Table 4 describes the factors associated with lymphedema and hydrocele according to severity of disease. Here severity was categorised into low and high. Dreyer stage 1–5 were considered low severity, while Dreyer stage 6–7 and hydrocele were considered high severity. 69.2% of cases were in the low severity category. Cases with high severity of LF were about 14 times (95% CI: 2.14–169.67) more likely to perform usual activity with difficulty, and 10 times (95% CI: 2.16–54.24) more likely to have sleep problems. Higher severity of disease was also associated with cognition difficulties and anxiety.

Table 4 Factors associated to lymphedema and hydrocele according to severity of disease

Table 5 describes the sources of treatment of study participants. Both cases and controls had multiple sources of treatment/points of contact with either traditional healers, spiritual healers and/or hospital. All controls believed in modern medicine and visited hospitals when ill, whereas 5 cases totally avoided hospital visits and did not believe in conventional medicine, but this difference was not significant (p = 0.057). Cases were 10 times more likely to seek health services from either a traditional or spiritual healer (95% CI 3.82–28.85, and 3.52–34.51, respectively).

Table 5 Treatment-seeking behaviour of participants

Qualitative analysis

Perceptions of stigma

On the perception of stigma between cases and controls, cases were asked if they felt stigmatized whereas controls were asked if they do or will stigmatize persons with lymphedema/hydrocele. A vignette of a lymphedema and hydrocele patient was shown to controls to ascertain if they knew of or had seen anyone with the condition. All controls knew or had come across either a lymphedema or hydrocele patient. Here, 40% of cases reported feeling some sort of stigma from people within and outside their immediate community, and 70% of controls admitted to stigmatizing persons with lymphedema.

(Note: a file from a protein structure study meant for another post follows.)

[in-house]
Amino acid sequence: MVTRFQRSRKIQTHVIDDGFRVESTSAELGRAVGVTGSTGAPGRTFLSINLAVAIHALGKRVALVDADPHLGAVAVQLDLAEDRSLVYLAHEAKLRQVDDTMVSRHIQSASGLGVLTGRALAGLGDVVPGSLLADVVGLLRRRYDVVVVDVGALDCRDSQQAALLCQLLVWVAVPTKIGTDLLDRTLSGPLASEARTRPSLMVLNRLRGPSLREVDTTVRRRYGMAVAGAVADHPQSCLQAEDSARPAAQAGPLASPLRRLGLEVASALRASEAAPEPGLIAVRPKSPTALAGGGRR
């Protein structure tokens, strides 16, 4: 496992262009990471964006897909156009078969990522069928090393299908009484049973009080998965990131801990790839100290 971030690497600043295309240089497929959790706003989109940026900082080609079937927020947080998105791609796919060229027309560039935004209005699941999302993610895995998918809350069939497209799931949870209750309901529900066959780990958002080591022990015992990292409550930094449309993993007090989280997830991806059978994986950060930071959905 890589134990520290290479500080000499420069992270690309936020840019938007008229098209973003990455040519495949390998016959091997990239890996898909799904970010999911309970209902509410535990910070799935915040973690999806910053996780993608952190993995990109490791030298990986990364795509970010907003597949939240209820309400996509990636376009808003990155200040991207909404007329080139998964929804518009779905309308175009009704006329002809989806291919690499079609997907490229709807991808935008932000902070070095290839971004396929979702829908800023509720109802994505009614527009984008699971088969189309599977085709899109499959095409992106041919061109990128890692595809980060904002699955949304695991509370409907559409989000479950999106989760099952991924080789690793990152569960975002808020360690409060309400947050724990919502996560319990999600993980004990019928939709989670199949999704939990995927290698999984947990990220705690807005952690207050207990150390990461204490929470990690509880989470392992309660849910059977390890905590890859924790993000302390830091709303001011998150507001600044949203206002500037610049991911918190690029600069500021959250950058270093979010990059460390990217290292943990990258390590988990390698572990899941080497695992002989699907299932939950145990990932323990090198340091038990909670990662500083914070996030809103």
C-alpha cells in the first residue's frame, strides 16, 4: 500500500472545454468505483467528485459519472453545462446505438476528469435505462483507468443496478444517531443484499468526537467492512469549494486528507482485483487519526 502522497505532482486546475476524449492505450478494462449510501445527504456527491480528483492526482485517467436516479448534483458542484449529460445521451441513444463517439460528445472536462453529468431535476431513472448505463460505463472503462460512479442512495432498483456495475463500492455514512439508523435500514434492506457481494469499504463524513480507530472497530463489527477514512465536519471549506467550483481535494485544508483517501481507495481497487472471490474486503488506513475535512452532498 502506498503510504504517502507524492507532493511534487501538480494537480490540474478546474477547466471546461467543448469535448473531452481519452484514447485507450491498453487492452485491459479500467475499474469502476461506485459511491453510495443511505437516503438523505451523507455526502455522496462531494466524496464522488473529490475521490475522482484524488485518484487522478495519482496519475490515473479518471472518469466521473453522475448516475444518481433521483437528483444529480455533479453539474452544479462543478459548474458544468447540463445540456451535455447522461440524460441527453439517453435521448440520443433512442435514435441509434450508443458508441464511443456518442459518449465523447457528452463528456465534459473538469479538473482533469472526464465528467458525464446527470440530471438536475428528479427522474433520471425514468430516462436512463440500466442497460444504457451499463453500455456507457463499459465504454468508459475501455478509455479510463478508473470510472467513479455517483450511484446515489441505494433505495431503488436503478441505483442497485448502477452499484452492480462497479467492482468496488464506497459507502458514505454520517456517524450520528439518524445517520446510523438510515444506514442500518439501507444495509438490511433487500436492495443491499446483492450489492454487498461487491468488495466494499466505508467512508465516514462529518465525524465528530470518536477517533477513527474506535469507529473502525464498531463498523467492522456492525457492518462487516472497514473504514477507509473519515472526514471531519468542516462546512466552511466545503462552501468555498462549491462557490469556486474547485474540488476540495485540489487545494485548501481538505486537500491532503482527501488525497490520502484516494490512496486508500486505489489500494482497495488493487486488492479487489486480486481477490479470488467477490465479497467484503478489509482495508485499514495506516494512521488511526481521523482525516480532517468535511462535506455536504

Controls were asked if they will be willing to marry if their fiancé/fiancée had lymphedema or hydrocele. Only 27% of controls said they will go ahead with the marriage. Some reasons for this are further highlighted in the responses from the narrative interview (see Additional file 3: Table S3). Cases were asked if their condition affected their relationship or marriage and only 33% of cases reported having relationship/marital problem. At the time of interview, all cases (married and unmarried) were in some form of relationship.

Narrative interview

The narrative responses were grouped into themes according to what the LF patients thought were the main effects of their condition. In Fig. 2, inability to work, inability to continue with their education, reduced income and savings, marital problems and isolation were the most dominant themes.

Fig. 2
figure 2

Summary of dominant themes from narrative responses

The following excerpts are from the narrative interviews (see Additional file 4: Table S4 for more quotes):

“This condition forced me to drop out from school due to the stigma from fellow school mates. I am also isolated. I do not attend social events like wedding ceremonies. I only go to church on Sundays. I do not participate in any extra church activities. It has also depleted my income and savings”. Female, 31-40 years. Dreyer stage 6.